Forgive me for devoting more than 400 words of this review to explaining how cool the sun and the shadows work together, but trust me, it’s worthy of praise. The artificial light in windowless spaces like the bathroom is well-deserving of it too; it’s stunning in its own right.
Many design-focused hotels frequently suffer from the same tragic flaw: they’re nice to look at, but actually using anything inside is a pain in the ass. Aside from the rectangular toilet seat here — quite literally a pain in the ass — the function consistently matches the AC’s appealing form.
The shower, with its white textured walls to contrast dark gray flooring and wall paint, is as pleasant to use as it is to admire.
The shower heads are nice and there’s plenty of pressure, even when you opt for the rainfall. You won’t ever feel like you’re being dribbled on from above, which is an objectively awful sensation when you’re trying to scrub yourself clean.
Because the controls are located right near the entrance to the shower, you don’t have to worry about spraying yourself when you turn on the stream. You can twist the handle, wait for the water to warm, and then enter at your leisure. If there’s anything worse than “weak” water, it’s getting doused by cold water. These two faults are regrettably far too common at even the most luxurious of properties, so kudos to the AC for getting this right.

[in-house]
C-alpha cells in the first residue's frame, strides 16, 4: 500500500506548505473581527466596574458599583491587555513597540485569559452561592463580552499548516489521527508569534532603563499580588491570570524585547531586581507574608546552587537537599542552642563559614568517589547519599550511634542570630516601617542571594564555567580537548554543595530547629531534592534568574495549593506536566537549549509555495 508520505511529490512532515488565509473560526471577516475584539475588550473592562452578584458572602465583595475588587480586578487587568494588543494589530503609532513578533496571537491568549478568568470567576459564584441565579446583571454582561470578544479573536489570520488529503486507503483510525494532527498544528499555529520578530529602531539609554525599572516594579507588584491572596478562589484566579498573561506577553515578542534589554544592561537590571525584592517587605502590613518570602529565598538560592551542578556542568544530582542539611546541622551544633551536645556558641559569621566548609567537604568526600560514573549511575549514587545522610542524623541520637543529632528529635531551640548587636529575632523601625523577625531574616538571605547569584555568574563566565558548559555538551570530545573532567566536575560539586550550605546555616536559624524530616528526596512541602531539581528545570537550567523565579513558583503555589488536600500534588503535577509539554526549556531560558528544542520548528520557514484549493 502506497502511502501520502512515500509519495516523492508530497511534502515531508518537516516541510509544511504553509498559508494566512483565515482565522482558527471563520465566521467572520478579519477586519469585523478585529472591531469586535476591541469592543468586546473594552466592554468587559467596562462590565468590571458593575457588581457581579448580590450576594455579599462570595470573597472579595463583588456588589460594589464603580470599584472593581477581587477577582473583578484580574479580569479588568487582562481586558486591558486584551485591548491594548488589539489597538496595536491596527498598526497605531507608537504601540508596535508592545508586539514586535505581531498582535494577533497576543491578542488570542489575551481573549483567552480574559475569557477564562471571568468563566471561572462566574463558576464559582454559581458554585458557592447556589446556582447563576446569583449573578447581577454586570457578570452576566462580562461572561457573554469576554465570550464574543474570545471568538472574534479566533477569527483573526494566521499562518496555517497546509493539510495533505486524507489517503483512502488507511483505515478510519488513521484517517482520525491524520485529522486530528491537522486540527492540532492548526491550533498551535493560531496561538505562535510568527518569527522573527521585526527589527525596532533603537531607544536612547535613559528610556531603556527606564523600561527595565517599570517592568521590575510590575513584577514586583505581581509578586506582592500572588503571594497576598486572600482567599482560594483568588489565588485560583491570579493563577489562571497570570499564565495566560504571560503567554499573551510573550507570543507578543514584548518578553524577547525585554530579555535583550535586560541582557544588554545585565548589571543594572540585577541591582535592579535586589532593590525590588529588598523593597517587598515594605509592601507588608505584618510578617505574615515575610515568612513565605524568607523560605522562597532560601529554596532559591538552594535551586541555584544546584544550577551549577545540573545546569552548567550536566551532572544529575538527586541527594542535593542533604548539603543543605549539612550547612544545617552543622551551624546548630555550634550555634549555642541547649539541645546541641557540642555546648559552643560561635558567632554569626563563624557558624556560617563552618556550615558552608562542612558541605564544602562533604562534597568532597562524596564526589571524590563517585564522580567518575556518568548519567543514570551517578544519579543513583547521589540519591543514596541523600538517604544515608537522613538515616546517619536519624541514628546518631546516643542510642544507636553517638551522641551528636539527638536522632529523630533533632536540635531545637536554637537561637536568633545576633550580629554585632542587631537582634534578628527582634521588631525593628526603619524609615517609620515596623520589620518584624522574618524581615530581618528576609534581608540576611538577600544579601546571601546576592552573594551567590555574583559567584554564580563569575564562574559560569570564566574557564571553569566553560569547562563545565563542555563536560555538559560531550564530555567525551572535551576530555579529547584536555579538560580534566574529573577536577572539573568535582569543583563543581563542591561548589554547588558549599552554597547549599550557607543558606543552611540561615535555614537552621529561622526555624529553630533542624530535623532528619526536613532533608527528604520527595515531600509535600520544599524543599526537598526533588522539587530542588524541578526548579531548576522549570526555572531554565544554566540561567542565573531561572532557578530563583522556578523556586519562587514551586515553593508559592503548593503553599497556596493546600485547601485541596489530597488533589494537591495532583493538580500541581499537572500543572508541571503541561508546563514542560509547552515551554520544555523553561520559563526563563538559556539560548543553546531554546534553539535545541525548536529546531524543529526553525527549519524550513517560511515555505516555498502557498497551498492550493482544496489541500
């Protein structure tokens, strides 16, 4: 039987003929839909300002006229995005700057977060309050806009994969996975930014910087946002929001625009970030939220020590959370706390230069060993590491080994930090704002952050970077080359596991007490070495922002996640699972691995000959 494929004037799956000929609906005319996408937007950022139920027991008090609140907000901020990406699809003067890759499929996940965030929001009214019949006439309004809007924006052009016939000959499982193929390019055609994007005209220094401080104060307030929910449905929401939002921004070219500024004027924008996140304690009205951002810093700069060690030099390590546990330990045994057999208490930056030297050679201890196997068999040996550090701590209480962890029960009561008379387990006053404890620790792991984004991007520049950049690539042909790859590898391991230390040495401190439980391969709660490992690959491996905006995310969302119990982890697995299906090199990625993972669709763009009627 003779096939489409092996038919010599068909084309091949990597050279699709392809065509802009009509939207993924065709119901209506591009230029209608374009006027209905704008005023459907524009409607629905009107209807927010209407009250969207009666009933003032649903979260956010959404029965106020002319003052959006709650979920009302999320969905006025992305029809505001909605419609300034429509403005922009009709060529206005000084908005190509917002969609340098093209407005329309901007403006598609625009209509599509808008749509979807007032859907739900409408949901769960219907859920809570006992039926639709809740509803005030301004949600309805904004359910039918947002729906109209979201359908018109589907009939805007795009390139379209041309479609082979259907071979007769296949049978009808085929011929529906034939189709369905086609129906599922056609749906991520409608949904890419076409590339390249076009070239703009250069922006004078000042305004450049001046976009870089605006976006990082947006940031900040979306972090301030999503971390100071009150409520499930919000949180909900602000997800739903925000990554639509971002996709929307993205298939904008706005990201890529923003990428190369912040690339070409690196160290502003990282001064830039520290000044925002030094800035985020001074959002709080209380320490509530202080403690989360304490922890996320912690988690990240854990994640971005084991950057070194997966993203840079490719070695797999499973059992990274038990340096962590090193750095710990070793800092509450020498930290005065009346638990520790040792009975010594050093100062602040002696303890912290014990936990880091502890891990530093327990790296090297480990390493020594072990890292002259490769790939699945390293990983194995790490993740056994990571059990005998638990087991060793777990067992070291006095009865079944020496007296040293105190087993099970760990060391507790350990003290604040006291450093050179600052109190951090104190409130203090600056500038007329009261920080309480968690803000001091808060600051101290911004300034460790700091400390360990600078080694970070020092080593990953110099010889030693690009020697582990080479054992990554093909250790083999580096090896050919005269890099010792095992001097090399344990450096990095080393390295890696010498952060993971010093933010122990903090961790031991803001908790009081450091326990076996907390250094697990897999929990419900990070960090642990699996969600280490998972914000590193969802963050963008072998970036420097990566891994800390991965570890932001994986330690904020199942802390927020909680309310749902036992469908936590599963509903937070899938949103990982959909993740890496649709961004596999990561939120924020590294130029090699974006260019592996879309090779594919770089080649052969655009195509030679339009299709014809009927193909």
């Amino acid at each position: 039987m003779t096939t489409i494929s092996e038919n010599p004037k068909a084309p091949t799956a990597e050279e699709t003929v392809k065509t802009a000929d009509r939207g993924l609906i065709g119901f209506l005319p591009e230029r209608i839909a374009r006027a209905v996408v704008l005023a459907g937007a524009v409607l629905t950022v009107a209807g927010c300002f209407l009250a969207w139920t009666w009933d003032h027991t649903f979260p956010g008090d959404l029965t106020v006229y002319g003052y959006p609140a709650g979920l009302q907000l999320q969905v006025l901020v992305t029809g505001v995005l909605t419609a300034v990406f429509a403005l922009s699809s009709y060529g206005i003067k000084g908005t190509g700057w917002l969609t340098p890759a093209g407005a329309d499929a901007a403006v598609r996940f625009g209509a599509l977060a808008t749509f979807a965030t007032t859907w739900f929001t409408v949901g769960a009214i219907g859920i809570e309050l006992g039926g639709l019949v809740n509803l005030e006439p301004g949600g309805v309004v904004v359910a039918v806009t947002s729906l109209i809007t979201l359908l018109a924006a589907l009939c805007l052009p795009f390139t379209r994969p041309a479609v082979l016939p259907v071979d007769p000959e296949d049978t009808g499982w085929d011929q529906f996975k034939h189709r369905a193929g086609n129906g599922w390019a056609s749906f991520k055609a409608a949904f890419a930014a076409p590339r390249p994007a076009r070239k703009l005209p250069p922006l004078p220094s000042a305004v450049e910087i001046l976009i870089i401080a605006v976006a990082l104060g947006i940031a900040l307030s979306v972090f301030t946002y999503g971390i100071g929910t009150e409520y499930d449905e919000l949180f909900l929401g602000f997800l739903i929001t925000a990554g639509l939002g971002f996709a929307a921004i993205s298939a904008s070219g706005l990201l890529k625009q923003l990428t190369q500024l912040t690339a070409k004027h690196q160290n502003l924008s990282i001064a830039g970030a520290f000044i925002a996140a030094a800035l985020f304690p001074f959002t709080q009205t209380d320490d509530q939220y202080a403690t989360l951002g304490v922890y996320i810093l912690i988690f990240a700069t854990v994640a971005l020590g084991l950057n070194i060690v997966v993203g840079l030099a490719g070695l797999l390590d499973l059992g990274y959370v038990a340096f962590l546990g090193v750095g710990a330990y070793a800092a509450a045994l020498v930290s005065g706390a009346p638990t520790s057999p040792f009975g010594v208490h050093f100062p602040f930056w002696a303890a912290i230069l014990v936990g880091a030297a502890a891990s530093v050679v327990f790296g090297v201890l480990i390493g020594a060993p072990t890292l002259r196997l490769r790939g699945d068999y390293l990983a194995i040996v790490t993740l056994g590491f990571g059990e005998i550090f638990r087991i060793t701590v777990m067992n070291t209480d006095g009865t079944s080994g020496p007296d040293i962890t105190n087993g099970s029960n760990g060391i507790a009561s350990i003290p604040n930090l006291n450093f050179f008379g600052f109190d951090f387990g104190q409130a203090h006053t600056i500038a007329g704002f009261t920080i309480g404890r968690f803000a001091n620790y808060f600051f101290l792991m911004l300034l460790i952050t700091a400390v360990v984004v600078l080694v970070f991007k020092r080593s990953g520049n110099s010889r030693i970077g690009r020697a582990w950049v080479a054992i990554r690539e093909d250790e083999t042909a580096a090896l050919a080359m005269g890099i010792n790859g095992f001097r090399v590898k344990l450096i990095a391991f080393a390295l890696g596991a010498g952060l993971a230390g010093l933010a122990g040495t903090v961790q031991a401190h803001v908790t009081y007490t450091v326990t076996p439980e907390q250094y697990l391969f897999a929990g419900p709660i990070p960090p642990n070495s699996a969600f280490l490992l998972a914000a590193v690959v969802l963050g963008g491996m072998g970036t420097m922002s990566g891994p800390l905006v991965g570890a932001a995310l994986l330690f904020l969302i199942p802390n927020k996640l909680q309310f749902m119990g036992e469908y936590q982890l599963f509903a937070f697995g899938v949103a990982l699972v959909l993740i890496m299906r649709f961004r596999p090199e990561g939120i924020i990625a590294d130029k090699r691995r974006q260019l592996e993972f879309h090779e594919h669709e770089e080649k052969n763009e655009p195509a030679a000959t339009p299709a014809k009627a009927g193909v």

The bath-specific toiletries are provided by Korres, a Greek beauty company that I had never heard of prior (but it’s not like I’m an expert in the subject either). The products were simple yet smelled nice, which is about all you can hope for in complimentary bottles of shampoo. Offensive these ain’t!
Once you’re done washing yourself, you can help yourself to a towel hanging at the opposite end of the shower (adjacent to the door). As great as the water pressure is, you shouldn’t have to worry about inadvertently splashing them. They’re placed far and high up enough, and, for what it’s worth, underneath more dramatic lighting.
All of the other amenities you might expect to find in a hotel bathroom are accounted for next to, and under, the sink, starting with another bar of Korres soap (for stressed skin!), as well as a makeup remover, a washcloth, and a hairdryer. There are plenty of outlets too, in case you need to plug in your own stuff.
In keeping with the “exposed-yet-private” design of the closet area, there are no cabinets or built-in shelves underneath the sink. Instead, there’s small stand (on wheels) that stores extra towels and toilet paper, various personal hygiene kits, lotion, and Kleenex. It’s a mostly-good set up, although perhaps maybe those tissues should be kept on the counter by default. Those seem to be too important to stash away.
As is common at luxury properties (and *ahem* certain three-stars that like to pose as such), a bathrobe was hanging in the closet, with a pair of slippers stashed away in one of the pockets. Strangely, there was only one black robe available — there’s usually two and they’re usually white — but hey, something is always better than nothing.